For some more info on how OpenSolaris does scheduling and how it is integrated into the rest of the resouce management system see this excellent intro to the topic by Eric Saxe.

As you hopefully see from Eric's presentation the scheduler is only a small part of the over all resource management issue and ensuring fairness. OpenSolaris builds on the scheduler by using things like processor pools. I particularly like the Fair Share Scheduler (FSS) class. The Sun Ray server that I use at work (and at home via VPN) uses FSS so that users can't dominate the server cpu resources.

I find it very cool that you can even use different scheduling classes for zones (actually you can do it per process but mixing FSS with TS/IA in a given processor pool isn't recommended). If all that wasn't cool enough all the policy for FSS (and much other projects stuff related to resource management) can be stored in LDAP so it is easy to implement a network wide policy.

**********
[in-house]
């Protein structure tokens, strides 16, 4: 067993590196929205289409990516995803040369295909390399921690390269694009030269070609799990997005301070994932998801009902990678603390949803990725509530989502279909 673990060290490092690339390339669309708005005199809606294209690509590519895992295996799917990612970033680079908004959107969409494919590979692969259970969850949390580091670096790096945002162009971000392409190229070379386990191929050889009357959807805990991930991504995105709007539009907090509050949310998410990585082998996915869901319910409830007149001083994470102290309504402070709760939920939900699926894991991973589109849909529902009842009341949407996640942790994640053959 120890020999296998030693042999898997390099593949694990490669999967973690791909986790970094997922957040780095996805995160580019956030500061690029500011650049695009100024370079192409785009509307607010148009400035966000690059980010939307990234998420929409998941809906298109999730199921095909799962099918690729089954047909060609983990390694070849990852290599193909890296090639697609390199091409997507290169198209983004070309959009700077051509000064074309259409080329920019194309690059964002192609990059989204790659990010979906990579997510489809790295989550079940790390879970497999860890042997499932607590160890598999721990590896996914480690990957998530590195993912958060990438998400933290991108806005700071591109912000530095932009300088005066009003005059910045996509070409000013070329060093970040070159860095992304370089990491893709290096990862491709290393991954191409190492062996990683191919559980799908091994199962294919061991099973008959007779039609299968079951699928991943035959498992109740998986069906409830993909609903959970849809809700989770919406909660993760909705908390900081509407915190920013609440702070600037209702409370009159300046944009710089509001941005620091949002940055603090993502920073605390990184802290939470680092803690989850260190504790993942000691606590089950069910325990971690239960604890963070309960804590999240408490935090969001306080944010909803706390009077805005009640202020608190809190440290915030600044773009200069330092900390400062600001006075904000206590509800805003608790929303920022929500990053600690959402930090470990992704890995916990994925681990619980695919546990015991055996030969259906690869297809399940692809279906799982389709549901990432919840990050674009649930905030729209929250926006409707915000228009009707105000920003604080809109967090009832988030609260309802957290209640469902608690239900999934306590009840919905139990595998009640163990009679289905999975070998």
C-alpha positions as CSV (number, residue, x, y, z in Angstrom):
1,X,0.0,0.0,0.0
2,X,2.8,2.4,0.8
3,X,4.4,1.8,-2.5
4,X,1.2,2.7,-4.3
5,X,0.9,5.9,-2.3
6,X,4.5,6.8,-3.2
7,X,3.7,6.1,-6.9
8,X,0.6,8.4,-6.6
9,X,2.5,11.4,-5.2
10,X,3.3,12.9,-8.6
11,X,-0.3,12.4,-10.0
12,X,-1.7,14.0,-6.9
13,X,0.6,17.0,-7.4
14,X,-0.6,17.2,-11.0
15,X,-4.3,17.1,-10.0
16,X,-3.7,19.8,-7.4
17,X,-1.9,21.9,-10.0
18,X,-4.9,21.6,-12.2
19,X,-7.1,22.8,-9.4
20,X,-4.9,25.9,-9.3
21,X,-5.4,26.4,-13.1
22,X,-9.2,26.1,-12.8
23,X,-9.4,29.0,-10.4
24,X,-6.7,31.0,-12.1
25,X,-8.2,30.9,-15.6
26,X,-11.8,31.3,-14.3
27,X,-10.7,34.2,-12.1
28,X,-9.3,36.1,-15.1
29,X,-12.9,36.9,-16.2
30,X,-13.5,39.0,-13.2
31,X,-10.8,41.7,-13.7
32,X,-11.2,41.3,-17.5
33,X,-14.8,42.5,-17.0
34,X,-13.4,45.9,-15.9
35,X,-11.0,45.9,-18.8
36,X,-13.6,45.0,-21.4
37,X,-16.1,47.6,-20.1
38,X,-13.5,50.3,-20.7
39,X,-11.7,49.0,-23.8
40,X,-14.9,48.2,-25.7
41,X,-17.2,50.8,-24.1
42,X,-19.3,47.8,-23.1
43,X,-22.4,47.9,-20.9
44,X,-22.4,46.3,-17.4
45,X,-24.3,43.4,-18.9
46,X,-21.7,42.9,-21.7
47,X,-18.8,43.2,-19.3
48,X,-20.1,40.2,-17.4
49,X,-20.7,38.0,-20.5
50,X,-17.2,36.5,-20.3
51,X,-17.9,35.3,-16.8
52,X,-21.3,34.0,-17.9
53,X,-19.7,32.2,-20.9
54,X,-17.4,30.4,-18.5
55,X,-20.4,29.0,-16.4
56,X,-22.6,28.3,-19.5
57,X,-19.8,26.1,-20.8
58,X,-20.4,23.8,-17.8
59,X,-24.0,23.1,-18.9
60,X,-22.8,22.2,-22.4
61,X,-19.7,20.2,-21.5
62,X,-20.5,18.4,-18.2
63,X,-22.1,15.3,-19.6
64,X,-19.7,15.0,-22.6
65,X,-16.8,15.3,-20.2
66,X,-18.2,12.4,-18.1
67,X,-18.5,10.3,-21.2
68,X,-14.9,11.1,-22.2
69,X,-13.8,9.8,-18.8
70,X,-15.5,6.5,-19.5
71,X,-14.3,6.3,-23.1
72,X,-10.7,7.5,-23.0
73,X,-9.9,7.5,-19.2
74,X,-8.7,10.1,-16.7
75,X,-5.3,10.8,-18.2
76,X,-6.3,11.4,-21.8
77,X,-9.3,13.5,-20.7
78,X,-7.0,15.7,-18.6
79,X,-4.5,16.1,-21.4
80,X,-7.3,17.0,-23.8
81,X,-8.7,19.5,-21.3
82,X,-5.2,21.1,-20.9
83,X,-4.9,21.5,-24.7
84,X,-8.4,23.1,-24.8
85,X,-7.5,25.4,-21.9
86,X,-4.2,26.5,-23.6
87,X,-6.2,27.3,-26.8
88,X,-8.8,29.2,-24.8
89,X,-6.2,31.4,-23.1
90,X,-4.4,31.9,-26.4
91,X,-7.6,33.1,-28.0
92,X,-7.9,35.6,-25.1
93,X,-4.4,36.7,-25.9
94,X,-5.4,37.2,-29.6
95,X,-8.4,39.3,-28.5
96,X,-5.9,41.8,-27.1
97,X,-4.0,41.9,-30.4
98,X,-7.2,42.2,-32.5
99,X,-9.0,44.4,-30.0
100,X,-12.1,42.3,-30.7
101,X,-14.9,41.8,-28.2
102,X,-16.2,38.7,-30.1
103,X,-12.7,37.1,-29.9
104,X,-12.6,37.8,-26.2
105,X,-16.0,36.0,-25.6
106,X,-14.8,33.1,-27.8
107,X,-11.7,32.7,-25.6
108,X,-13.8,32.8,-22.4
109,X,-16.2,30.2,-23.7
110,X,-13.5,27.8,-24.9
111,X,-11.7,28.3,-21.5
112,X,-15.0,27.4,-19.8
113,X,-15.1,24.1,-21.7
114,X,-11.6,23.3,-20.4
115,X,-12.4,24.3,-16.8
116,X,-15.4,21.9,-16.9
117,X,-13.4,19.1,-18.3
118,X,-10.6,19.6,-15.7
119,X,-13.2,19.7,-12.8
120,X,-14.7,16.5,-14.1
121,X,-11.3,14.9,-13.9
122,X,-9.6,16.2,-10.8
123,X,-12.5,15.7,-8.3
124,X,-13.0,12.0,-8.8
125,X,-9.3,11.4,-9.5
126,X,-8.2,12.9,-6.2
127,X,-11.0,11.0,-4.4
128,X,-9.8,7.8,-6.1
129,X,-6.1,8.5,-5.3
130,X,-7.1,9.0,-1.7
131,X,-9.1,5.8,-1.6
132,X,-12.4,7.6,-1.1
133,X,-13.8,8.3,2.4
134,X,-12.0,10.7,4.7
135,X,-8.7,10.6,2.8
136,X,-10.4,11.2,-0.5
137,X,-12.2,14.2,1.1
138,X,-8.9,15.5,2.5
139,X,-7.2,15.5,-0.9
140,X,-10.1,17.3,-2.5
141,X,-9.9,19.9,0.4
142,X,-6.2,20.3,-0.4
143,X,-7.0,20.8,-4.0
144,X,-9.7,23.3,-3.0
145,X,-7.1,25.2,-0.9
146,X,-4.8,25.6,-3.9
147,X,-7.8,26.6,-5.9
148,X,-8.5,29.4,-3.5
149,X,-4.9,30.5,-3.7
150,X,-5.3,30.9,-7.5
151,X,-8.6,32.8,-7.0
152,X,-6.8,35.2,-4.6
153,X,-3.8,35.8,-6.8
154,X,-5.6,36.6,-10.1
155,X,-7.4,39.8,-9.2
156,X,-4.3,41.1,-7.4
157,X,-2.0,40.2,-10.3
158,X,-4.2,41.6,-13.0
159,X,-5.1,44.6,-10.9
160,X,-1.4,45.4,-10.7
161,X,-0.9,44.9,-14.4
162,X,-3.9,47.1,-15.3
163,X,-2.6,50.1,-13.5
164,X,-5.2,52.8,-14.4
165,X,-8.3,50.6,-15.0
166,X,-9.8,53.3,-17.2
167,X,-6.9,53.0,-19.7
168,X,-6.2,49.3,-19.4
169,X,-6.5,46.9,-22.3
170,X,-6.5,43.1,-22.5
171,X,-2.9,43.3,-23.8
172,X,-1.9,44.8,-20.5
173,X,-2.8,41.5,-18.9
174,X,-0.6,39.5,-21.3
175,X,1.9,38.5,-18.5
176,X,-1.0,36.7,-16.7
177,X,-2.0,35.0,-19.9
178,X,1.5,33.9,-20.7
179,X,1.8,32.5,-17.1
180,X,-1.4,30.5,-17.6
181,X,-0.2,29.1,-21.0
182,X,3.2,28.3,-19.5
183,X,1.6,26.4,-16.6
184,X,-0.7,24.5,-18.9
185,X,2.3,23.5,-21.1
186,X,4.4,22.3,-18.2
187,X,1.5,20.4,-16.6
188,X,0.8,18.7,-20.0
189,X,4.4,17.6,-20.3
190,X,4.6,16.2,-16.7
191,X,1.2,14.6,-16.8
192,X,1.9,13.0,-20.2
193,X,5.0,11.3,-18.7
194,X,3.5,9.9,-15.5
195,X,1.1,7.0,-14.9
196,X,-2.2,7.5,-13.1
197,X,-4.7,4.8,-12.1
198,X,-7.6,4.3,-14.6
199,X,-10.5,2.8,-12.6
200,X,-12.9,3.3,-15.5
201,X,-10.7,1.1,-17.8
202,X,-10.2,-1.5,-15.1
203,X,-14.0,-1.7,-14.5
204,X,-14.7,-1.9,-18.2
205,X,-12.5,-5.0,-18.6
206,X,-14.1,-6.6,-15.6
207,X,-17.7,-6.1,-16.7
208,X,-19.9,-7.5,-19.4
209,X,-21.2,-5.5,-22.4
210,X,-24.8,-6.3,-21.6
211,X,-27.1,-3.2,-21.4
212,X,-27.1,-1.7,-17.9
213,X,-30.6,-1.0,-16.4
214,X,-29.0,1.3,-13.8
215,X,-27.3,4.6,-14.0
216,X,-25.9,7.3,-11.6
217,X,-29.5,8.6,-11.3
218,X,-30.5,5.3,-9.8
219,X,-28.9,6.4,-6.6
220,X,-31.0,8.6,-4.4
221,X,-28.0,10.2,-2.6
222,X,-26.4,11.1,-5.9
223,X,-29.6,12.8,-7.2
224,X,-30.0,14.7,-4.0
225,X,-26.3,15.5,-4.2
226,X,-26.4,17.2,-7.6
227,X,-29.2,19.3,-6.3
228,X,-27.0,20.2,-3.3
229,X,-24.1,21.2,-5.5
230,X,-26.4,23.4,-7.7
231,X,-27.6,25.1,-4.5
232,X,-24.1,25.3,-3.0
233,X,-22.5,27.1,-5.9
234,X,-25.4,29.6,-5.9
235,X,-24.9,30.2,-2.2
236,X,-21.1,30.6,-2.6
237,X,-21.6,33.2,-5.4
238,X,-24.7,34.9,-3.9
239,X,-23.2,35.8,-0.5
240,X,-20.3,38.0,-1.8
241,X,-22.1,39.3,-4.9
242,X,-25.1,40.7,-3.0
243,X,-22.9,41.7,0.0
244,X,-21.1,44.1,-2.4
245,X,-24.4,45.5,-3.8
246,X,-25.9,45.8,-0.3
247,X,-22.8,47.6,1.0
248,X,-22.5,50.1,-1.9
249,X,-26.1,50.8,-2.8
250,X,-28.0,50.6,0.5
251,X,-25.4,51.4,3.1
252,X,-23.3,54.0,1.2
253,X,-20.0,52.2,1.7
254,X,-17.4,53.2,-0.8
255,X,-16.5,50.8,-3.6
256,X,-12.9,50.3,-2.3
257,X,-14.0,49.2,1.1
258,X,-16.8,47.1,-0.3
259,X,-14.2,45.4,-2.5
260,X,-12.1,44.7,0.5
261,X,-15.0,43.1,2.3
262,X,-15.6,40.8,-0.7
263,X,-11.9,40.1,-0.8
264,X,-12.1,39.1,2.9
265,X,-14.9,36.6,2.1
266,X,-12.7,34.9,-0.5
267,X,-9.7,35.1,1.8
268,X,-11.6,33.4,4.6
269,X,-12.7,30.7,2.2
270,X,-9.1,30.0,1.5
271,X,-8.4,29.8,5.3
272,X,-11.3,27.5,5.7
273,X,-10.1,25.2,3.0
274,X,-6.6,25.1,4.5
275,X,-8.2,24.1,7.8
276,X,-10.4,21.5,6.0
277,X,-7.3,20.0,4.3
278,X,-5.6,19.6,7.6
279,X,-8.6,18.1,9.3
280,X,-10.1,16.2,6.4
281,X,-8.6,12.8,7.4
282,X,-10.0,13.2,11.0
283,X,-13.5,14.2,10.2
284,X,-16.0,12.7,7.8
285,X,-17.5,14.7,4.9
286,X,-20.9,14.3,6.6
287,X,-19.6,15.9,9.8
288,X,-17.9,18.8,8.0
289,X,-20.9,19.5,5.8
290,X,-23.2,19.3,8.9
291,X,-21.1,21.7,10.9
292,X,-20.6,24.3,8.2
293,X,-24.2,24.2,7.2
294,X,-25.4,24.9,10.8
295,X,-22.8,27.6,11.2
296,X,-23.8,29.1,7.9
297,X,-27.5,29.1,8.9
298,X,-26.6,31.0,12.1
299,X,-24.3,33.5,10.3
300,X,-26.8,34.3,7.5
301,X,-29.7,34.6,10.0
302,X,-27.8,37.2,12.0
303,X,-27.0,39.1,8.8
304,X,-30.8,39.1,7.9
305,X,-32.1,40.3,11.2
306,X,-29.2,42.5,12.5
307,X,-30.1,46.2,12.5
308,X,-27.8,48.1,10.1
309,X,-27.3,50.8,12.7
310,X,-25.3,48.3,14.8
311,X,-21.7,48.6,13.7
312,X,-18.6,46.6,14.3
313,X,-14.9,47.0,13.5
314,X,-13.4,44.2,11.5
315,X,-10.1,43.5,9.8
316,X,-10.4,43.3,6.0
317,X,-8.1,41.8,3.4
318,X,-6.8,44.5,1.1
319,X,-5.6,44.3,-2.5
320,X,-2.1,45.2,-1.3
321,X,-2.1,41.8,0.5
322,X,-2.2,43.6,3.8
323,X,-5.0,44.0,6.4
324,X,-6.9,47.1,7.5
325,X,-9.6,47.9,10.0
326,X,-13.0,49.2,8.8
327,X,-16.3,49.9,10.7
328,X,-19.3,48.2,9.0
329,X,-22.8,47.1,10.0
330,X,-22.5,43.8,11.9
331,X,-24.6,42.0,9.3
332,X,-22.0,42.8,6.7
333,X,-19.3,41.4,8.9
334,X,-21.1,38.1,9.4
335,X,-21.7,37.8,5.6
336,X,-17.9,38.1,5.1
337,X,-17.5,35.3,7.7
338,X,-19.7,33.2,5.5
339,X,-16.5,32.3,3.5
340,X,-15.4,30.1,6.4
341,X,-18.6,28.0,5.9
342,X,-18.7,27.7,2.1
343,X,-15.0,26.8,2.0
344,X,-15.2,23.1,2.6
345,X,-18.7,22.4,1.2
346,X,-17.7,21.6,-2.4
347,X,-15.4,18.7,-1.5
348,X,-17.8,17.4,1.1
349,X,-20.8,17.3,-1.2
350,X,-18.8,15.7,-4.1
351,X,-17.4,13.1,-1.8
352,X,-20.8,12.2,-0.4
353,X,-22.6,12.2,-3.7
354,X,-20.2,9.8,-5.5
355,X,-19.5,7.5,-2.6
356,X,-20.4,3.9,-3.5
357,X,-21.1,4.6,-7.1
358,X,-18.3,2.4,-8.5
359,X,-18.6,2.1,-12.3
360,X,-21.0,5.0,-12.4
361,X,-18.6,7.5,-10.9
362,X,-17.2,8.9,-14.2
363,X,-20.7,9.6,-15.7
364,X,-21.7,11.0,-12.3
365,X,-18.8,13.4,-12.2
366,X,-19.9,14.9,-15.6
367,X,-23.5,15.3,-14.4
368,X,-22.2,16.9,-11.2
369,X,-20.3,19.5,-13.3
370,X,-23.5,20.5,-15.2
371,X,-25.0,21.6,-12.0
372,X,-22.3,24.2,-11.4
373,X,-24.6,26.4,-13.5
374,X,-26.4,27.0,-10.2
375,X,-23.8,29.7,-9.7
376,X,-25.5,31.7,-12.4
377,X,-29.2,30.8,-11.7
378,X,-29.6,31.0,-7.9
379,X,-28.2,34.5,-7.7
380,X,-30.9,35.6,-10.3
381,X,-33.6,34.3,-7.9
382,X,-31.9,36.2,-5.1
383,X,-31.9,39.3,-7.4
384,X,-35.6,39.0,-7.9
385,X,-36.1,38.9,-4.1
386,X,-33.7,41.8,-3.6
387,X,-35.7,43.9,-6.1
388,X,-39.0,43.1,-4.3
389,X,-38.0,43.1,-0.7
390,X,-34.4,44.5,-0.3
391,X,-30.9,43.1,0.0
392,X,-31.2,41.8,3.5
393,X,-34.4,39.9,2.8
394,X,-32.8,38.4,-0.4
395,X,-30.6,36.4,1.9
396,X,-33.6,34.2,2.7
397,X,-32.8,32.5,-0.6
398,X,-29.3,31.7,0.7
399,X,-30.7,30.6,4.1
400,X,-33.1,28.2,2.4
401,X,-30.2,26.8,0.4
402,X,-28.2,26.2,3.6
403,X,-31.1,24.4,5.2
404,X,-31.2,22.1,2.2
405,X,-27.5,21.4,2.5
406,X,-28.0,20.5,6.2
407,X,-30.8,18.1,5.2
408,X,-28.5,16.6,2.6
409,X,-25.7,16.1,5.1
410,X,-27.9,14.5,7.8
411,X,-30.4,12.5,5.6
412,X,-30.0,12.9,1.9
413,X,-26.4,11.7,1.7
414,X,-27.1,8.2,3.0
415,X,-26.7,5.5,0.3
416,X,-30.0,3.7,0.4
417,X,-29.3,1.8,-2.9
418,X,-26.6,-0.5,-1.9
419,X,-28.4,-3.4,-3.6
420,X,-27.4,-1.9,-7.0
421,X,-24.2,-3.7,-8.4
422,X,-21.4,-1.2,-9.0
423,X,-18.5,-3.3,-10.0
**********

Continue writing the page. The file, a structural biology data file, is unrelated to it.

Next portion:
Friday Jul 27, 2007

pam_radius_auth Sun Studio patch

The following is a small patch to the FreeRadius pam_radius_auth source to allow it to compile with the Sun Studio compiler and the Solaris linker.  It also changes the resulting module to use the MD5 functions from libmd rather than its own local copy.

--- pam_radius-1.3.17/Makefile  Mon Mar 26 05:22:11 2007
+++ pam_radius-1.3.17-djm/Makefile      Fri Jul 27 11:16:32 2007
@@ -15,7 +15,8 @@
 #  If you're not using GCC, then you'll have to change the CFLAGS.
-CFLAGS = -Wall -fPIC
+#CFLAGS = -Wall -fPIC
 # On Irix, use this with MIPSPRo C Compiler, and don't forget to export CC=cc
 # gcc on Irix does not work yet for pam_radius
@@ -54,8 +55,9 @@
 #      gcc -shared pam_radius_auth.o md5.o -lpam -lc -o pam_radius_auth.so
-pam_radius_auth.so: pam_radius_auth.o md5.o
-       ld -Bshareable pam_radius_auth.o md5.o -lpam -o pam_radius_auth.so